Saturday, February 12, 2011

The #writing Daily, Saturday, Feb. 12, 2011

View current issue of The #writing Daily at

FYI ~ generates the The #writing Daily by auto-aggregating tweeting links by tag, in this case "writing," or list of tags. The application annotates and formats writing links as an online newsletter updated daily, back issues archived. Content covers creative, script, fiction, non-fiction, web, technical and other writing as well teaching writing, calls for submission and other writing related news. 

Look for other dailies by hashtag (#), i.e. The #poetry Daily, The #bookreview Daily, The #books Daily, etc... or create your own.

Wednesday, February 9, 2011

ANT links

Behind blogging your MOOC? Don't be bashful ~ just jump in anywhere.

ANT... for Actor Network Theory. I look at the acronym and think, "not another learning theory!" NALT. I could feel my eyeballs starting to roll back in their sockets, just like the reaction to analytics, just as confusing but not as useful. Persistently (and sometimes perversely) self-regulated learner that I am, off I went looking for more about ANT. See cross-disciplinary selection below, faves highlighted.

I'm not the only one wondering "why ANT?" My mind went on a different track to get to my own "ANT,OK" moment, taking me through a variety of familiar disciplines, several I would not have thought to ANT up. Making connections, get it. 

Reading that Greimas influenced LaTour made yet another connection, a major aha moment at that to connect or at least associate the Greimas Schema as a structural tool for viewing schematics of linked networks. Sometime back, I was trying to do the same for urban chaos as expressed in literature. I used the schematic to organize the jumble of seemingly contradictory metaphors for the city across multiple literatures (a comparatist thing) from earliest literatures through contemporary cinema, from the Aeneid to Bladerunner. Familiar chaos... 

Semiotics, semantics, semantic web, metaphors and more.

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Book Review: Cognitive Surplus: Creativity and Generosity in a Connected Age

Although not immediately relevant to specific topics, assignments, etc on any MOOC, massive or modest, that I am currently following (albeit in a distracted, scattered fashion), this review and its subject is relevant ~ highly "connectible" ~ to data, multiliteracies, connectivism, networks (virtual and IRL).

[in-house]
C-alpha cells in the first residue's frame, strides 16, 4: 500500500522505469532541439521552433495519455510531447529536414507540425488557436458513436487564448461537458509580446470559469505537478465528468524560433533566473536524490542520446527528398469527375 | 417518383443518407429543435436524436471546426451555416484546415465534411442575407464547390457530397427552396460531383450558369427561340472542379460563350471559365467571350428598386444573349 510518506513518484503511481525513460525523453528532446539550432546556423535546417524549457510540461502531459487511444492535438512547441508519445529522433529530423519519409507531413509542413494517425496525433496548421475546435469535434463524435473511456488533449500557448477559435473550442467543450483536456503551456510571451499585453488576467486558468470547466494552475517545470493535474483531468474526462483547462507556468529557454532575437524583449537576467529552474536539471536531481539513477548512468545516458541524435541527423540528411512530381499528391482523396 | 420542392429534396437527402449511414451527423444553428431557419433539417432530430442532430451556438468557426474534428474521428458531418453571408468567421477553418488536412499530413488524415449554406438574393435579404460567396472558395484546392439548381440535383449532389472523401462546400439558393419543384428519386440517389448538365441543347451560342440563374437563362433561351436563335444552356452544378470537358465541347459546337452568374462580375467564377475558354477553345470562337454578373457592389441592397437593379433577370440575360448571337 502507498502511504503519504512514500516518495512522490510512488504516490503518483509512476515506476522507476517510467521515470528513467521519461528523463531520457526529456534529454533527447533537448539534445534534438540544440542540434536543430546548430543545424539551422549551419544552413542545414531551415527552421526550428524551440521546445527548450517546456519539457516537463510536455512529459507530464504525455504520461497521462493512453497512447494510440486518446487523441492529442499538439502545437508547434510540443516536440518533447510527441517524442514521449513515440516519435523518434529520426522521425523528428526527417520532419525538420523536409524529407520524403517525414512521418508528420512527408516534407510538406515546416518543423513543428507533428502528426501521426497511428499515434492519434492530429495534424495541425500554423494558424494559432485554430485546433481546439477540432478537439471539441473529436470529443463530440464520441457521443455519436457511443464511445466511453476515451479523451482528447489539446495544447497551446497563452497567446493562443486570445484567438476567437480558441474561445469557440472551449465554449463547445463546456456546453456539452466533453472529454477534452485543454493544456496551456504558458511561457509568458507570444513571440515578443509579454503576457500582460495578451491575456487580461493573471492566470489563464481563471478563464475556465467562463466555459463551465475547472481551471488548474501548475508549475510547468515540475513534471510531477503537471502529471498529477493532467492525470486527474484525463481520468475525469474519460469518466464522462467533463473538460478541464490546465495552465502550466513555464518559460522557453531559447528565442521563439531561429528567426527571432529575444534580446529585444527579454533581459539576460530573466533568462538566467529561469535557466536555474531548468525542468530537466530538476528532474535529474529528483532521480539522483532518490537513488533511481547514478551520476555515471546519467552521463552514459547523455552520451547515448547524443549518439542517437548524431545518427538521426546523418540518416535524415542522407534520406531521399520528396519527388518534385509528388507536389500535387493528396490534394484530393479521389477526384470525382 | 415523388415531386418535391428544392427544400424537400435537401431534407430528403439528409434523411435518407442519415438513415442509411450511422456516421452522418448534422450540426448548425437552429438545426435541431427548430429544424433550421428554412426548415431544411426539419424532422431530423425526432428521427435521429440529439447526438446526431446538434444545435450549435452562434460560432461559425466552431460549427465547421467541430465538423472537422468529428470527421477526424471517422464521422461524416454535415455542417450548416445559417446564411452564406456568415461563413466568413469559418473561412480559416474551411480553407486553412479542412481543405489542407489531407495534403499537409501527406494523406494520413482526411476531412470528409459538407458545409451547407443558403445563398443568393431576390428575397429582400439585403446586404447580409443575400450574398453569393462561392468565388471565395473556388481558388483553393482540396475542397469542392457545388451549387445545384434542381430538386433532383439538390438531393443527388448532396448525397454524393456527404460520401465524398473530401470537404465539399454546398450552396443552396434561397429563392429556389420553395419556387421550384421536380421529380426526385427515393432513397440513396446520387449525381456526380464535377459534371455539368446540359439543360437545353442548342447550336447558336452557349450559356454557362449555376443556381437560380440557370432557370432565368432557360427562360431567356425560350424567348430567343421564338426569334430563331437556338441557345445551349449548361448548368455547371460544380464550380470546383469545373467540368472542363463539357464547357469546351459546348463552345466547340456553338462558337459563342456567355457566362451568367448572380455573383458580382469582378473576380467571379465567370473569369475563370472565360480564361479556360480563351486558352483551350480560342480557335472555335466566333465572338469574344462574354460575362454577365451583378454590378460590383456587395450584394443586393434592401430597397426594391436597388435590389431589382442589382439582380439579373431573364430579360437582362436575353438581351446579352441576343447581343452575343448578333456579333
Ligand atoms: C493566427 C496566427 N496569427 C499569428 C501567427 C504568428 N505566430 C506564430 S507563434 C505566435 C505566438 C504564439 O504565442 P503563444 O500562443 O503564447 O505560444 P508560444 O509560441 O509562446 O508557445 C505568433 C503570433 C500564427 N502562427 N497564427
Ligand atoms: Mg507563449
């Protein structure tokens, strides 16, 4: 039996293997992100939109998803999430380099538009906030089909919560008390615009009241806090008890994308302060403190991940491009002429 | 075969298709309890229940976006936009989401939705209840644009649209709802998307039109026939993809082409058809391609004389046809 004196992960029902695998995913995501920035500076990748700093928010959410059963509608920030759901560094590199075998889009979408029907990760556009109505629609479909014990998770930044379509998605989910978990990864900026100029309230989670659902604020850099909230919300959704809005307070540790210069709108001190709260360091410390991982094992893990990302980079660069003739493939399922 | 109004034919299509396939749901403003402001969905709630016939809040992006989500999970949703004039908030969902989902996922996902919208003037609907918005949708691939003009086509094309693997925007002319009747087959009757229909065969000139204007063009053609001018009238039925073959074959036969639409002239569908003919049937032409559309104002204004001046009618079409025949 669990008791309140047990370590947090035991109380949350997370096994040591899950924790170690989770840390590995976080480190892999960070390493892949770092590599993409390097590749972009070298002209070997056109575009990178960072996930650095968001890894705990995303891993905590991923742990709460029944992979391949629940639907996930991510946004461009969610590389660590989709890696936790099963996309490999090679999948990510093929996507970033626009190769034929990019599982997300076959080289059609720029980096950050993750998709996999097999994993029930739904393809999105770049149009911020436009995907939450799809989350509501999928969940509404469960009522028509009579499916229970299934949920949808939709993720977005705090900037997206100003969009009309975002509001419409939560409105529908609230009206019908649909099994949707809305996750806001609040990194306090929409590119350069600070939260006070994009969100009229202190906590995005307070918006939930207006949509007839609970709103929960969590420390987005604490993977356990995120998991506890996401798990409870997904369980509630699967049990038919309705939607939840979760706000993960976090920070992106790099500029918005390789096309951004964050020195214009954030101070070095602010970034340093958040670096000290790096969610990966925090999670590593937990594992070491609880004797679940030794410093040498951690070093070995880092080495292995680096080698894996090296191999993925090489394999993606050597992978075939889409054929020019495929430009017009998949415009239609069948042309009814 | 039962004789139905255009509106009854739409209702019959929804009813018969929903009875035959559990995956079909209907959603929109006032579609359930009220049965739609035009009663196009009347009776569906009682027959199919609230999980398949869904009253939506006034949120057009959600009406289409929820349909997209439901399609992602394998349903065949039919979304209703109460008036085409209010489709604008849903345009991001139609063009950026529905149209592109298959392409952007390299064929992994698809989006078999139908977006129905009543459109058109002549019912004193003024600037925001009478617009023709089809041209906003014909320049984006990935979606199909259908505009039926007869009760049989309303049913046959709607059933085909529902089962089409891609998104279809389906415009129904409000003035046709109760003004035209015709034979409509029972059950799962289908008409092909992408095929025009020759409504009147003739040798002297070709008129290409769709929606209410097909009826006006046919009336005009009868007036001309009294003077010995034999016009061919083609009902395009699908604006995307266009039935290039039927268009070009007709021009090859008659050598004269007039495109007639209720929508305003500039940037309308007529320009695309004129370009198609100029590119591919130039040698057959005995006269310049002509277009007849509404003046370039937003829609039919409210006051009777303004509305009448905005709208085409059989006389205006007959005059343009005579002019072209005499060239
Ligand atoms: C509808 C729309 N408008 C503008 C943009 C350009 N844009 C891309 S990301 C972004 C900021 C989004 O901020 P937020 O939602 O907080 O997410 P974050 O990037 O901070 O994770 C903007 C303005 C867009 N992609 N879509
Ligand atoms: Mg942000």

Popular culture is another rich source of data about cognition, learning, social behavior, crowdsourcing and networking. Connectivism on the hoof. 

More on social media theorist Clay Shirky in his own write:

reviewed by Nabeel Ahmad — January 05, 2011
coverTitle: Cognitive Surplus: Creativity and Generosity in a Connected Age
Author(s): Clay Shirky
Publisher: Penguin,
ISBN: 1594202532, Pages: 256, Year: 2010
Search for book at

Citizens across the world watch an average of 20 hours of television per week, adding up to trillions of hours each year. The interest in this fact is not that we have this free time – or Cognitive Surplus, as author Clay Shirky describes – but how we choose to expend our most valuable resource. Shirky argues that our creativity and willingness to share in this connected world – the book’s subtitle, even on a miniscule level and especially through the Internet, can have great impact. Cognitive Surplus: Creativity and Generosity in a Connected Age succeeds in getting us to think about how we can better understand this phenomenon by dissecting numerous examples and threading them together into a smoothly read piece.

Tuesday, February 8, 2011

Review: Educating Emergent Bilinguals

reviewed by Lynn Zimmerman — January 04, 2011
coverTitle: Educating Emergent Bilinguals: Policies, Programs, and Practices for English Language Learners
Author(s): Ofelia Garcia and Jo Anne Kleifgen
Publisher: Teachers College Press, New York
ISBN: 0807751138, Pages: 192, Year: 2010
Search for book at 
For Garcia and Kleifgen the question: What’s in a name? is more than an existential question. In their book, Educating Emergent Bilinguals: Policies, Programs, and Practices for English Language Learners, they assert that how the question is answered not only gives a different meaning to the experience of people who are labeled in various ways as learners of English, but also has profound implications for educational policies and practices that impact them. Rather than using the “deficit model” of naming which has been the norm in the education of non-English speaking learners, Garcia and Kleifgen suggest calling them “emergent bilinguals.” This critical act of “re-naming” shifts the focus to the knowledge that they have and to the possibilities of bilingualism instead of focusing on their lack of English and the narrow goal of learning English.

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